Our collaborators are Dr. Paul Meltzer, National Cancer Institute, Dr. SuK Jo Young of Chungnam National University Hospital, Daejeon, South Korea; Dr. Graham Williams of Imperial College of London, London, UK; Dr. Matthew Ringel of Ohio State University, Dr. Ana Aranda, University Autonoma de Madrid, Spain, Dr. Yun-bo Shi, National Institute of Child Health and Development, Lars Grontved, University of  Southern Denmark, Denmark, Claudia G Pellizas, University National de Cordoba, Argentina, Anita Boelen, University of Amsterdam, the Netherlands.  

NIH Scientific Focus Areas:
Cancer Biology, Cell Biology, Genetics and Genomics, Molecular Biology and Biochemistry
View Dr. Cheng's PubMed Summary.

Selected Key Publications

  1. Bromodomain and extraterminal protein inhibitor JQ1 suppresses thyroid tumor growth in a mouse model..
    Zhu, X., Enomoto, K., Zhao, L., Zhu, Y.J., Willingham, M.C., Meltzer, P., Qi, J. and Cheng, S.Y
    Clin. Cancer Res. . 23: 430-440, 2017. [ Journal Article ]
  2. Targeting MYC as a therapeutic intervention for anaplastic thyroid cancer. .
    Enomoto, K., Zhu, X., Park, S., Zhao, L., Zhu, Y.J., Willingham, M.C., Qi, J., Copland, J.A., Meltzer, P., and Cheng, S.Y.
    J. Clin. Endocrinol. Metab.. 102: 2268-2280, 2017. [ Journal Article ]
  3. Defective erythropoiesis caused by mutations of the thyroid hormone receptor alpha gene. .
    Park, S., Han, C.R., Park, J.W., Zhao, L., Zhu, X., Willingham, M., Bodine, D.M., and Cheng, S.Y.
    PLoS Genet. . 13: e10006991, 2017. [ Journal Article ]
  4. Metformin and JQ1 synergistically inhibit obesity-activated thyroid cancer. .
    Park. S., Willingham, M., Qi, J., and Cheng, S.Y
    Endocr. Relat. Cancer . 25: 865-877, 2018. [ Journal Article ]
  5. Synergistic effects of BET and MEK inhibitors promote regression of anaplastic thyroid tumors..
    Zhu, X., Holmsen E., Park, S., Willingham M.C., Qi, J., and Cheng, S.Y
    Oncotarget . 9: 35408-35421, 2018. [ Journal Article ]

Dr. Sheue-yann Cheng obtained her Ph.D. from the University of California, San Francisco Medical Center. She received her postdoctoral training at the University of Chicago and the National Institute of Diabetes and Digestive and Kidney Diseases. She joined the NCI as a principal investigator in 1979 and was promoted to Section Chief in 1991. She was promoted to the rank of senior investigator in 2016. Dr. Cheng is well recognized nationally and internationally for her outstanding work in understanding the molecular actions of mutant thyroid hormone receptors in vivo and the biology of thyroid hormone nuclear receptors. For her scientific accomplishments, she was awarded the NIH Merit Award for outstanding achievements, the Scientific Achievement Award from the Chinese Medical and Health Association, the Charles Harkin Award of the NCI, the Sidney H. Ingbar Distinguished Lectureship Award of the American Thyroid Association, and the Abbott Thyroid Research Clinical Fellowship Mentor Award of The Endocrine Society. She is a recipient of  John B. Stanbury Thyroid Pathophysiological Medal of the American Thyroid Association.She served as a regular member of the NIH Molecular and Cellular Endocrinology Study Session and as an advisor for Howard Hughes Medical Institute-NIH Research Scholars. She served as a Women Scientist Advisor of the Center of Cancer Research, NCI. Currently she is an Associate Editor of Thyroid, Associate Editor-in-Chief of the American Journal of Cancer Research, Associate Editor of Frontier-Endocrinology-Thyroid and also is on the Editorial Boards of several prominent journals. Dr. Cheng research focuses on understanding the biology and molecular actions of thyroid hormone receptors in health and disease. Dr. Cheng describes her current research below.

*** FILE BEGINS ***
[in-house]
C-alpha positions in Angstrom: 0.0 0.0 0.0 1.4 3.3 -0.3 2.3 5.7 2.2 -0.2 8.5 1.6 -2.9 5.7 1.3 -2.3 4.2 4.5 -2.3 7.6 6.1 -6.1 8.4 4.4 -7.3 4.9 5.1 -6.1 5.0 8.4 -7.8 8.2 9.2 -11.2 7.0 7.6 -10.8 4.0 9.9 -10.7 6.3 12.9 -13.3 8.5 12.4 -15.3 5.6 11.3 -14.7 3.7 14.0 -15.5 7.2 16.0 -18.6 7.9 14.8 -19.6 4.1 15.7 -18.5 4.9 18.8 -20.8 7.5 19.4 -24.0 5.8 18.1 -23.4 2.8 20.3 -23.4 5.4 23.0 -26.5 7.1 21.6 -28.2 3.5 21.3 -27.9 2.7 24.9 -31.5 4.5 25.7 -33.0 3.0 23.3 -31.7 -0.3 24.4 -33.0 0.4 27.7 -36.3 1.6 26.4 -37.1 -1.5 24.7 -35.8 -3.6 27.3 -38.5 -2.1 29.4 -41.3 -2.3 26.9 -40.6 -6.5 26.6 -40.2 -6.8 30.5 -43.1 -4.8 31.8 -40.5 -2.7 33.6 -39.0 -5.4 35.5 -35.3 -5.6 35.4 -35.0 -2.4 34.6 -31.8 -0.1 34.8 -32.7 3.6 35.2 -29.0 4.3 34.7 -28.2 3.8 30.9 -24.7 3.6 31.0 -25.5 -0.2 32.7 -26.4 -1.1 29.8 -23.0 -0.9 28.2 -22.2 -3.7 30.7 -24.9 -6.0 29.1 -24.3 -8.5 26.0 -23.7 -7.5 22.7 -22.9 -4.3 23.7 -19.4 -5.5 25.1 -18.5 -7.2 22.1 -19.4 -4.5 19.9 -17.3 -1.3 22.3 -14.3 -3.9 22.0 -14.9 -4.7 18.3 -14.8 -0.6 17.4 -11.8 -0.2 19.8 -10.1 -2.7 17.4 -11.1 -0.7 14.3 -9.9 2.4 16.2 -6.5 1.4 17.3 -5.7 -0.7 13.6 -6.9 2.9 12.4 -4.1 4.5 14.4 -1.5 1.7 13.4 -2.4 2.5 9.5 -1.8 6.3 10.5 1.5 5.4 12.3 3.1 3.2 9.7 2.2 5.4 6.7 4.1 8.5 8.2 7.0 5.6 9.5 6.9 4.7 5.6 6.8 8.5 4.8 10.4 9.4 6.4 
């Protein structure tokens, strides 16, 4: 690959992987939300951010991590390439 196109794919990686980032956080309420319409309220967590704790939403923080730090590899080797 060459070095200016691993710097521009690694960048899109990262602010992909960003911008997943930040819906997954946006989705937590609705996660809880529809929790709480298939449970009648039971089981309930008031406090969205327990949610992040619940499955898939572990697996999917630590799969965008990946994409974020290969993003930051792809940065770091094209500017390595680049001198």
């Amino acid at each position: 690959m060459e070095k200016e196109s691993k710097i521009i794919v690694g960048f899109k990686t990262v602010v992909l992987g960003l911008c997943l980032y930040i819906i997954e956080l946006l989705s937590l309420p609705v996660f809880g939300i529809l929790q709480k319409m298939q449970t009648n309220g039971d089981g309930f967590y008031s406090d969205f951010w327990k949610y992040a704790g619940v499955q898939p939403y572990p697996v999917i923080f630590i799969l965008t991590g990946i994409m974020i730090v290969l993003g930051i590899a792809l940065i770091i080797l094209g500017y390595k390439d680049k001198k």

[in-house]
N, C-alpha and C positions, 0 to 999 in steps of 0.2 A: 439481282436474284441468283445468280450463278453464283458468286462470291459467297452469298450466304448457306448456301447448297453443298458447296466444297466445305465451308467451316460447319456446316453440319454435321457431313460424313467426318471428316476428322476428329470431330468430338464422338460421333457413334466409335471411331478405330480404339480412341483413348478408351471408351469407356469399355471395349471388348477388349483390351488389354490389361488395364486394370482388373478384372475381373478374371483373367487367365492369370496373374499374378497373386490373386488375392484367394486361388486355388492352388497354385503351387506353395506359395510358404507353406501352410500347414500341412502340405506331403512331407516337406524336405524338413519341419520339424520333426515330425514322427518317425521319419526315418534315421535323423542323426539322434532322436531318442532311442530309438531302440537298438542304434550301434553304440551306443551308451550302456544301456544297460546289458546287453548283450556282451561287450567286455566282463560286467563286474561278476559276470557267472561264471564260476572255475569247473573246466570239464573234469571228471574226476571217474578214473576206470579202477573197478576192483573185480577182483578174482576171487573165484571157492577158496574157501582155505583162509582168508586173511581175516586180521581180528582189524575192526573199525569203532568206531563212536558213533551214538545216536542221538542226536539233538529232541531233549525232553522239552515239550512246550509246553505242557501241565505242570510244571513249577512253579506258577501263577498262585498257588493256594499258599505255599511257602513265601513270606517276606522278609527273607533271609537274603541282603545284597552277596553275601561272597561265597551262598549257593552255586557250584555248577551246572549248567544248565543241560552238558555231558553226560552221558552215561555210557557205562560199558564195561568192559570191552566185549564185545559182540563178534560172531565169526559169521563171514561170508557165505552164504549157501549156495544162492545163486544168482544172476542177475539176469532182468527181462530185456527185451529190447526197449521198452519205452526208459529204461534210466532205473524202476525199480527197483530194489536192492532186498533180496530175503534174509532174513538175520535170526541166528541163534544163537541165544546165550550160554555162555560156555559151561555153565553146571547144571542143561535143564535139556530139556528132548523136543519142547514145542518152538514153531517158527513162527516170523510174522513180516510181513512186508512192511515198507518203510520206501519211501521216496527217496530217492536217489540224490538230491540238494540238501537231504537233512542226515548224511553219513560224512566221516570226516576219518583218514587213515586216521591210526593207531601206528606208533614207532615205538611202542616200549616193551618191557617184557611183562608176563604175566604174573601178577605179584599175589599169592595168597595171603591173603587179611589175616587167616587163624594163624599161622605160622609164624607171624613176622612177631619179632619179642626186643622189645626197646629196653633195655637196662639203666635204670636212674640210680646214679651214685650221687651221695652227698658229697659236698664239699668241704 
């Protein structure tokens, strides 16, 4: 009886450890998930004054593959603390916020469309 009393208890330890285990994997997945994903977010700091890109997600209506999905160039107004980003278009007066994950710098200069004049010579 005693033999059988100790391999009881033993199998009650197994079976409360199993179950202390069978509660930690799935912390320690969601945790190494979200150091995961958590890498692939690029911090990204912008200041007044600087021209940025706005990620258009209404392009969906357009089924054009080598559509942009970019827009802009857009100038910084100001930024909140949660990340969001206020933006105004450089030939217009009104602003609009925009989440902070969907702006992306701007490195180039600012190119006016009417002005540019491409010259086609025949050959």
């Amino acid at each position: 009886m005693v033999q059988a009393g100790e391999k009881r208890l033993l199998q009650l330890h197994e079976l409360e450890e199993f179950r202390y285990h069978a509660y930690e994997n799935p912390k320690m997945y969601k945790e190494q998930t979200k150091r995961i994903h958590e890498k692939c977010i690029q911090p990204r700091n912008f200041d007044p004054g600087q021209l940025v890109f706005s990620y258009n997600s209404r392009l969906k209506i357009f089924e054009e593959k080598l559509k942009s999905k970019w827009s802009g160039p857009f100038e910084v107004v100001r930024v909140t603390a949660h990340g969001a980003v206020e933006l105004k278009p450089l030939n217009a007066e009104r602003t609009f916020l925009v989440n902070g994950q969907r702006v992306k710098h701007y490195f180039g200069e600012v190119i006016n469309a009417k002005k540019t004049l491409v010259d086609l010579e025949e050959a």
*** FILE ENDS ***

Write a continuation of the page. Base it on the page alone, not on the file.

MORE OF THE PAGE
Name Position
Cho Rong Han Ph.D. Postdoctoral Fellow (Visiting)
Erik Holmsen Postbaccalaureate Fellow
Sunmi Park Ph.D. Postdoctoral Fellow (Visiting)
Li Zhao Ph.D. Research Biologist
Xuguang Zhu Ph.D. Staff Scientist